Peter Sand will offer his view of the most relevant future commercial aspects to the shipping industry in Athens at the Slide2Open Shipping Finance conference on 30 January 2020.
The conference will offer valuable insights into current market developments and the shipping markets from a financial perspective. Other speakers from the industry will be present at the event including Professor Martin Stopford, non-executive president at Clarksons Research Services, Anastasios V. Papagiannopoulos, Immediate Past President of BIMCO and Principal at Common Progress Co Na S.A. and Giannis Plakiotakis, Greek minister of Maritime Affairs and Insular Policy.
The conference will be held at the Divani Caravel Hotel in Athens and additional information about the conference can be found here.
2020 – a challenging year ahead
Only weeks into 2020, the year has been fraught with geopolitical unrest and market uncertainty. The global economy slowed down through 2019, but the IMF has projected a slight economic pickup with an estimated growth of 3.3% in 2020. However, risks remain skewed to the downside as the world is still faced with global trade tensions and rising debt levels in many economies. The relatively low global economic growth outlook will certainly also prove to be a hindrance for seaborne demand growth in the year ahead.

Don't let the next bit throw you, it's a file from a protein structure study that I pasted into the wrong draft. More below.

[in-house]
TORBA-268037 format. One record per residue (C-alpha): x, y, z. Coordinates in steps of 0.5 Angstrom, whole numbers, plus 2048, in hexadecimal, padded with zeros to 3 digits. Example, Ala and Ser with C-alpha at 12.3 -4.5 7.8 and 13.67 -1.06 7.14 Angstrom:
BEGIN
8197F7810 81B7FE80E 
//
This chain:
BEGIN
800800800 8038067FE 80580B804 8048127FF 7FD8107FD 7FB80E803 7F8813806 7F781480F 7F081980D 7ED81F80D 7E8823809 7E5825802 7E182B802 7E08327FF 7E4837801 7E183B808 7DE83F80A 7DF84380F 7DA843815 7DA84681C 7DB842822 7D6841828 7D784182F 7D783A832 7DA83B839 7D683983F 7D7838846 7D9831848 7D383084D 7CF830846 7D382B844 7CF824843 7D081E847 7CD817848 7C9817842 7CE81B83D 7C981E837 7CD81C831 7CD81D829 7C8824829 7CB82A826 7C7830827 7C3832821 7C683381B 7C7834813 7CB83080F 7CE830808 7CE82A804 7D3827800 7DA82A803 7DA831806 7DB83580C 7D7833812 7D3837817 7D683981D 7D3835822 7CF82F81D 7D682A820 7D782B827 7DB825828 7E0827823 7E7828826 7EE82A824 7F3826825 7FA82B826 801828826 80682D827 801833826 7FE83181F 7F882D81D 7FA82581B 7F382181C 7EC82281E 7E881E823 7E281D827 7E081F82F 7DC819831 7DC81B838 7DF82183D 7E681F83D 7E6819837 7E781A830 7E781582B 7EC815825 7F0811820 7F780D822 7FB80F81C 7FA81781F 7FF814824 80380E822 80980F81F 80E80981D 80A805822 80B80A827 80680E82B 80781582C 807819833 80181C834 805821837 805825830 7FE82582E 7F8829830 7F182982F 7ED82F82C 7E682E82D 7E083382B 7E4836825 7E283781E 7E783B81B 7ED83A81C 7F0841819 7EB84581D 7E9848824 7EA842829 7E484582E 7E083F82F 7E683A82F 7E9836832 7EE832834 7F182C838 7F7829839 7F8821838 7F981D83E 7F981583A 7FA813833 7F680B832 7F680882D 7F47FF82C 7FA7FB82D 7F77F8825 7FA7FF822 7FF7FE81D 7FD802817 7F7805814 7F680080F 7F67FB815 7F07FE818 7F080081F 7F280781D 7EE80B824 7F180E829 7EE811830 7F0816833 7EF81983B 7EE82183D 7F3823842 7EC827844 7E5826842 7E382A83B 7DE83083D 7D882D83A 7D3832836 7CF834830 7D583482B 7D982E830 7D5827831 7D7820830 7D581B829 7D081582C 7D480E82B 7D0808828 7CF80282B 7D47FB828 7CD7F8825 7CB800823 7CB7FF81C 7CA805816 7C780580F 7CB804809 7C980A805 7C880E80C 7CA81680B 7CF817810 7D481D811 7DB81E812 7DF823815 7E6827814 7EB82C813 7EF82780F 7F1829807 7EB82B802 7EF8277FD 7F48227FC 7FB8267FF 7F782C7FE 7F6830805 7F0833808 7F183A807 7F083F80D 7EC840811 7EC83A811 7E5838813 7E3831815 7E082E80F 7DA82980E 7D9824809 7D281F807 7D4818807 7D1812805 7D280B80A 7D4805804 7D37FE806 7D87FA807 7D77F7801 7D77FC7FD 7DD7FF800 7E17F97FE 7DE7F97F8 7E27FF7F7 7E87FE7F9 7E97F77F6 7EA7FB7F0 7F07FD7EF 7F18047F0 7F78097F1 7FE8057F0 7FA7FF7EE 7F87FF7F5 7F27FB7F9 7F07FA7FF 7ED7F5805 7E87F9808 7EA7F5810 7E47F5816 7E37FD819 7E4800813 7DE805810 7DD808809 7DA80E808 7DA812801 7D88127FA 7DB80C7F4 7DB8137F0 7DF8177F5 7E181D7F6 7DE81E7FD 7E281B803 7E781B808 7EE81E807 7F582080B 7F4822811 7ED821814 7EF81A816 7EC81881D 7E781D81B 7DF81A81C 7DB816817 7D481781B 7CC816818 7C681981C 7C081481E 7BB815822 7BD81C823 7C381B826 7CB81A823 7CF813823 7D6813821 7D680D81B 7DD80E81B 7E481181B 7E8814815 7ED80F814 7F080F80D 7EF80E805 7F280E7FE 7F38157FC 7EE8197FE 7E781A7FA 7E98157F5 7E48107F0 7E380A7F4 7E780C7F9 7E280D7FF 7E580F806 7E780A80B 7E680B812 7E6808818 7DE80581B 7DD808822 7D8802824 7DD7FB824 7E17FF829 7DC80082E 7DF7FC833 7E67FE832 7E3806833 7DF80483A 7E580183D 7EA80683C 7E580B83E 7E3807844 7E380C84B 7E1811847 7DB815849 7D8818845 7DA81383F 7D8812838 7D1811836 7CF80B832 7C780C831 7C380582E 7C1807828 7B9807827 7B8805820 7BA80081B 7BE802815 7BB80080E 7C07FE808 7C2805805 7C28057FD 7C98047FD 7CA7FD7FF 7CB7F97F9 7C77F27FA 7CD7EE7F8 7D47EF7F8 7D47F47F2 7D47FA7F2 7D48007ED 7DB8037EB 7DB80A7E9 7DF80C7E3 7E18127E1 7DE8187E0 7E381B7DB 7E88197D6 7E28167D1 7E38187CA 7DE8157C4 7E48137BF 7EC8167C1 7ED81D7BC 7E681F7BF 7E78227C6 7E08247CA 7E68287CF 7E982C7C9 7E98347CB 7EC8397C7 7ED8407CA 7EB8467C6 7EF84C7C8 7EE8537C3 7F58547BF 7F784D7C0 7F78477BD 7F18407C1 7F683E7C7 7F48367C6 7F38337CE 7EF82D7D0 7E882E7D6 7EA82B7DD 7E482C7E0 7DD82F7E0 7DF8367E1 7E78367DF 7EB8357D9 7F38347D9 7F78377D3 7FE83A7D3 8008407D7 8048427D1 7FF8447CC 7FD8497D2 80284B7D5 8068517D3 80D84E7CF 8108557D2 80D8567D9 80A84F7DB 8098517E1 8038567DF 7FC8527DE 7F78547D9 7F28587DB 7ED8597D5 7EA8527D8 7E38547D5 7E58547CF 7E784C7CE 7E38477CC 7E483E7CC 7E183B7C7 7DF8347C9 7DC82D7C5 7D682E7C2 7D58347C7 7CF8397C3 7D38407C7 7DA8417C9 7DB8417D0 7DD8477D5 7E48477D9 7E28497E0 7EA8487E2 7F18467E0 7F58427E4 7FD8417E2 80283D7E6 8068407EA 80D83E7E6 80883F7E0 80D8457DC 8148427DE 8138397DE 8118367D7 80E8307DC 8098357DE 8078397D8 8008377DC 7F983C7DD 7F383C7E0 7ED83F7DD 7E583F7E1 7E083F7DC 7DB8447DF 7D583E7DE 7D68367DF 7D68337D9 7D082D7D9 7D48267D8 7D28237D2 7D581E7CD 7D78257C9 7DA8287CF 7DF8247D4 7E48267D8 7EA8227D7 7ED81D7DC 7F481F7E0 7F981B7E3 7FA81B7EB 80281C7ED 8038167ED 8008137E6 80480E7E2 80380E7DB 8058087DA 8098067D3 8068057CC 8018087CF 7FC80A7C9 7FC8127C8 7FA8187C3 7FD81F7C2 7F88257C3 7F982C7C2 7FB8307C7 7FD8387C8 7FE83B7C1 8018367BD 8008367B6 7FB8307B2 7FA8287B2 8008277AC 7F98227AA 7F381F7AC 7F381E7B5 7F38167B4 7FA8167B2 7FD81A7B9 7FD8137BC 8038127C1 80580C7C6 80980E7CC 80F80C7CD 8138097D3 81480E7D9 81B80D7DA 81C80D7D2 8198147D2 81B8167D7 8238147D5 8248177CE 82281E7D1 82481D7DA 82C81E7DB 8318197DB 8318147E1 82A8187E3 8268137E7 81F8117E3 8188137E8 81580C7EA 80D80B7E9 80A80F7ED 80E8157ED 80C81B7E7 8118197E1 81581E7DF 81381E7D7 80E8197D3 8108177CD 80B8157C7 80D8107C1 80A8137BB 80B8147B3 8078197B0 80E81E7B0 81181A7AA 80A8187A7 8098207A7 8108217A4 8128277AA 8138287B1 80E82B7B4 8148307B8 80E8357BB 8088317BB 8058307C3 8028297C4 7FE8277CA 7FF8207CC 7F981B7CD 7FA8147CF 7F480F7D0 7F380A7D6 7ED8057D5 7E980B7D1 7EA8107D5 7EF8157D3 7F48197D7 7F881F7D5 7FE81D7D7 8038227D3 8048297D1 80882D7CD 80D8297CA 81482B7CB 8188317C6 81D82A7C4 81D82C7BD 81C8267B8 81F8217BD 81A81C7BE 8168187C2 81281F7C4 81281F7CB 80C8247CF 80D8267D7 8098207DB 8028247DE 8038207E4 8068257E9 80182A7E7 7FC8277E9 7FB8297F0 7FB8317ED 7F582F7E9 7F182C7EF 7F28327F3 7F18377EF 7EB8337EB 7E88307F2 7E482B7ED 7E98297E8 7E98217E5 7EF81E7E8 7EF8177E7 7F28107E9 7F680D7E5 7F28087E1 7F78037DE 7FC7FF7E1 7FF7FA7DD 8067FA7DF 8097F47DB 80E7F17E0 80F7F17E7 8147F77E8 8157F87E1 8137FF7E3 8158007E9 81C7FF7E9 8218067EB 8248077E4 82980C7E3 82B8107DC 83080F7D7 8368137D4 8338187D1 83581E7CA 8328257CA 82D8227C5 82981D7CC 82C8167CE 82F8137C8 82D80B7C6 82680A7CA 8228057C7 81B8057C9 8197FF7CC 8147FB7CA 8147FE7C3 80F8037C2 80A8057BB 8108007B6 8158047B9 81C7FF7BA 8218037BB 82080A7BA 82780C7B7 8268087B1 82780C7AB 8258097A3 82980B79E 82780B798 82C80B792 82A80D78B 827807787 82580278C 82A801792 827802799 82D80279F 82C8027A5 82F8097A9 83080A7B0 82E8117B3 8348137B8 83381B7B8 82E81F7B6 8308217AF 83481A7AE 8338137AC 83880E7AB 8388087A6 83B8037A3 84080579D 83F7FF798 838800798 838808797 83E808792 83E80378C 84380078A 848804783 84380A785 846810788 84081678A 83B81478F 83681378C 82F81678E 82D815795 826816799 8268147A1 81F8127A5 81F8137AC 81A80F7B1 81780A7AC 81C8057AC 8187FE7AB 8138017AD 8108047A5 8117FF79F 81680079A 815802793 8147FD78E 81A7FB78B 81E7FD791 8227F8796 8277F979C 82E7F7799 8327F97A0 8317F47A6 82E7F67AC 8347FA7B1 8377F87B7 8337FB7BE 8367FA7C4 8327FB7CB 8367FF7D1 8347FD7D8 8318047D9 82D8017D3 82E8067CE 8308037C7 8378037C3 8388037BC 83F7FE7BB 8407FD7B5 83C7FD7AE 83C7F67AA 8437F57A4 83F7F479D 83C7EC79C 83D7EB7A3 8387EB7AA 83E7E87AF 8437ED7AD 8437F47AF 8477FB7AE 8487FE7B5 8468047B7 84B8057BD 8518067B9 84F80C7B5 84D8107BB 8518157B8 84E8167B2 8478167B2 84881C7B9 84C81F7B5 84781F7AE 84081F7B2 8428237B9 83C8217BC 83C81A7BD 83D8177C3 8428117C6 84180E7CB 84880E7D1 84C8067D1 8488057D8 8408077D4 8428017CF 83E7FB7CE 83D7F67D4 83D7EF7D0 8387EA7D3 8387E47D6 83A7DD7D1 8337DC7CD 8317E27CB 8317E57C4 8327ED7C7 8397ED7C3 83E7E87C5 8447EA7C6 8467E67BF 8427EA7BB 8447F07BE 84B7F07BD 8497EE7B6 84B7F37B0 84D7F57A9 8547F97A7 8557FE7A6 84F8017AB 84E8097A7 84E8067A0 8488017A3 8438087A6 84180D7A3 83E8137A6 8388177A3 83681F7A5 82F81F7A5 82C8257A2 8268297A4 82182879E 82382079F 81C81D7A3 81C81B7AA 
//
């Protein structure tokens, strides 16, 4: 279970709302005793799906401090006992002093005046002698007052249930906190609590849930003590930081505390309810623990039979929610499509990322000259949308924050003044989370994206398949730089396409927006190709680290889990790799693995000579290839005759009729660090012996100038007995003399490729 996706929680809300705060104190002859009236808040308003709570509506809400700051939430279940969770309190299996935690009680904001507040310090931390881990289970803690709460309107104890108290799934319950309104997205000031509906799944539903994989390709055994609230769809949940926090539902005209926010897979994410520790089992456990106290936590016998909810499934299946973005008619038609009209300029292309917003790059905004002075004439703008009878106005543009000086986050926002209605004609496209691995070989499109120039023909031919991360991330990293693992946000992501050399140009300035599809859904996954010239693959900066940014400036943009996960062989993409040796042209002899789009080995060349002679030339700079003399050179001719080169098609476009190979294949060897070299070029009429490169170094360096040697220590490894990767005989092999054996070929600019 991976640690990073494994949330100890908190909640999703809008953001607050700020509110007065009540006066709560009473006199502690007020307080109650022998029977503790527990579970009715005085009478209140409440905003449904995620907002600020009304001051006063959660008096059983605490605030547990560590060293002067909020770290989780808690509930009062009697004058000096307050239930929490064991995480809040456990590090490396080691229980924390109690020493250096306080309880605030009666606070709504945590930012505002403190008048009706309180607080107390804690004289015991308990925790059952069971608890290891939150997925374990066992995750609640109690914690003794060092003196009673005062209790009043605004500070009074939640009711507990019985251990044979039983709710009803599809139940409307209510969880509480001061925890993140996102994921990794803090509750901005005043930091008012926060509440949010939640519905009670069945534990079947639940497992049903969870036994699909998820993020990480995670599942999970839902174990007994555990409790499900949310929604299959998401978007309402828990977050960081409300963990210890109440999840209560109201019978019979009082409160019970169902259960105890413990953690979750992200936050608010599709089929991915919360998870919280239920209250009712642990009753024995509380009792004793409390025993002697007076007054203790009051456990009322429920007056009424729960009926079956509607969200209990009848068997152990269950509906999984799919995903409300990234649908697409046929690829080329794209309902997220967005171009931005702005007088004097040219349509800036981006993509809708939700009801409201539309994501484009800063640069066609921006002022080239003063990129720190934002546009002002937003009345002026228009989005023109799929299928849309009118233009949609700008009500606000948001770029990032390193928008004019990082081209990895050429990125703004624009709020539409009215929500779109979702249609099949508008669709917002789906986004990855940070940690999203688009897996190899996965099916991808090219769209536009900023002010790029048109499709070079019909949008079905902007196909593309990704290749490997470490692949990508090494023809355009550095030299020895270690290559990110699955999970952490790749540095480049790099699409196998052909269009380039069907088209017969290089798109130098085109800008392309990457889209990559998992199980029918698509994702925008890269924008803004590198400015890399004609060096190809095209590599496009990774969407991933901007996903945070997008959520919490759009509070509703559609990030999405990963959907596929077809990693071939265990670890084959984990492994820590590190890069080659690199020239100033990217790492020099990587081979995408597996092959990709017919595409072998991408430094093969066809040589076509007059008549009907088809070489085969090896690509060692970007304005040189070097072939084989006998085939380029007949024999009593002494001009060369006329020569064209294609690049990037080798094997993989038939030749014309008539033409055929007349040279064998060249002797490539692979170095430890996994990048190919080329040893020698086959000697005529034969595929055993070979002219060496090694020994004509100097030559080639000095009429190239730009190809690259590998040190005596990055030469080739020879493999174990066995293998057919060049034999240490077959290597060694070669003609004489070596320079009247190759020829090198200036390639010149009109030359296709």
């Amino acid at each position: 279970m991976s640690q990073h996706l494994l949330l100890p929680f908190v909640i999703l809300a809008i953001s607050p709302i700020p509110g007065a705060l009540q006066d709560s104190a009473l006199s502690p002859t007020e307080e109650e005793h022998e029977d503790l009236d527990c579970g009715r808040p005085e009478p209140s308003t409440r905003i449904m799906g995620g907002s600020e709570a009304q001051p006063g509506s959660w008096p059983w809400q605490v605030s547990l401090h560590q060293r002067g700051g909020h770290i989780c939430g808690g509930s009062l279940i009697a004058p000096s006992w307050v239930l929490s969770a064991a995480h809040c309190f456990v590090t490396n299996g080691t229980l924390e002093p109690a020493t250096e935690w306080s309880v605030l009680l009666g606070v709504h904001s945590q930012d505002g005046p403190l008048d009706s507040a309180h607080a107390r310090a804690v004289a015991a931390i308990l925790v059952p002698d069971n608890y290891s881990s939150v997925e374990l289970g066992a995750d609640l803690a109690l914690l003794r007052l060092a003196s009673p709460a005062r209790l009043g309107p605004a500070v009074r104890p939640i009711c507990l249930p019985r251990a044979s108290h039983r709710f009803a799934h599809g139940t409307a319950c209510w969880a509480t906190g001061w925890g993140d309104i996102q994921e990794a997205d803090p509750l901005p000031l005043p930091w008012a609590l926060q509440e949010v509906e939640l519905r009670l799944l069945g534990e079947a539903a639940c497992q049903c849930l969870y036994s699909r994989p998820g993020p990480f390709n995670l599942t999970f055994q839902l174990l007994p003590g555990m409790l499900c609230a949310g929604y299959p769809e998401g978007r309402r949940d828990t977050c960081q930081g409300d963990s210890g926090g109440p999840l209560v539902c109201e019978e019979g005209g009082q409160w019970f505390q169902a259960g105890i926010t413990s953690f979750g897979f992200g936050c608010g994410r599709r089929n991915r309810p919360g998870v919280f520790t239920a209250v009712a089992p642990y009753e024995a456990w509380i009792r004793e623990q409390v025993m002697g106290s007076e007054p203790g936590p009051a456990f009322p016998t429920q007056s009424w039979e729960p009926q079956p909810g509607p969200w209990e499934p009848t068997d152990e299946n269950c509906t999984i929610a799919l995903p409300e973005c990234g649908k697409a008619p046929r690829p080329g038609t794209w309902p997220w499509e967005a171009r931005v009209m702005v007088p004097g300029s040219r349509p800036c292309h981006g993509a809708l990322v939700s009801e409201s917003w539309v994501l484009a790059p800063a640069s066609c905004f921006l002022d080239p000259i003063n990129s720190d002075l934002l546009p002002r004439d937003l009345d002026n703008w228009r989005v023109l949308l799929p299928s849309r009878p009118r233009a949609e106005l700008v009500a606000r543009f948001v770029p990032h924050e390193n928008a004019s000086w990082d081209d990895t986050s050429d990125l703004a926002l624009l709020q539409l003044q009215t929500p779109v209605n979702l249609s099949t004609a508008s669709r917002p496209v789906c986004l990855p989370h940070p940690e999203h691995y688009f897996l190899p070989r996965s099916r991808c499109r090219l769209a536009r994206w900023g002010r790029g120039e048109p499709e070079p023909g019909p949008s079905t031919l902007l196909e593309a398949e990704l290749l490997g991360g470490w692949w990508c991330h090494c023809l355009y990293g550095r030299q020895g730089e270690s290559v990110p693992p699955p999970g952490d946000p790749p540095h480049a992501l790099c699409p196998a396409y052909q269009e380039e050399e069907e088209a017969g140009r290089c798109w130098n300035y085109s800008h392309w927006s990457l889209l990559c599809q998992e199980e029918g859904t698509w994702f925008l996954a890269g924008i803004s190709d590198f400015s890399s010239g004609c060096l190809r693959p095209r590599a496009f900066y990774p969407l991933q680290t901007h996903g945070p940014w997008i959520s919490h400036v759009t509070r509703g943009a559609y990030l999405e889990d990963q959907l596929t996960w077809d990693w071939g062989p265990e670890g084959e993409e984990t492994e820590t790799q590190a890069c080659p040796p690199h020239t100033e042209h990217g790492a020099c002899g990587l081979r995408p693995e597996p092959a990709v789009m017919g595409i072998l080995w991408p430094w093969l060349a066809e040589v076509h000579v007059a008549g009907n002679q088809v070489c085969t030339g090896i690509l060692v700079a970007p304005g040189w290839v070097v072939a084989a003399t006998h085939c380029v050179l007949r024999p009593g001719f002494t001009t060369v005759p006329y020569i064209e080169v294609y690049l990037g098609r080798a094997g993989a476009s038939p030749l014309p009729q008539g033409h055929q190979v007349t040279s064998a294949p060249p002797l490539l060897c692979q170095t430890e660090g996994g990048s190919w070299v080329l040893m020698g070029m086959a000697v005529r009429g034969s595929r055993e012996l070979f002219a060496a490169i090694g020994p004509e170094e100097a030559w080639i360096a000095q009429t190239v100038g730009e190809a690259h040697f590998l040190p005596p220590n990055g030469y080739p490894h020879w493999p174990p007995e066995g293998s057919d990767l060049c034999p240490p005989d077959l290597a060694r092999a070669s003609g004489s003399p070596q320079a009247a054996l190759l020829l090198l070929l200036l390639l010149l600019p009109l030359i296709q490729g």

While some of the commercial shipping segments have entered the new decade better than others, BIMCO believes that it will be hard for some segments to bear or pass on the additional fuel costs of the newly implemented IMO2020 Sulphur Cap Regulation.
The oil tanker market demand growth is set to be positively affected by IMO2020, but this potential demand boost will surely be constrained by high fleet growth throughout the past year.
The dry bulk segment is currently riding on the back of plummeting freight rates, driven largely by seasonality, but also a deteriorating fundamental balance of supply and demand. The total dry bulk fleet grew 4% through 2019, which greatly outpaced the estimated demand growth of a mere 1.1%. A further deterioration of the fundamental market balance is also expected for 2020 with low demand growth.
Over the past month, container ship freight rates have increased substantially. However, this is more in line with market seasonality and less indicative of carriers being successful at passing on costs through the bunker adjustment factors (BAF). Container ship fleet growth is set to be lower in 2020 than previous years, but still at a challenging level when accounting for demand generated by the global GDP growth and a falling trade-to-GDP multiplier.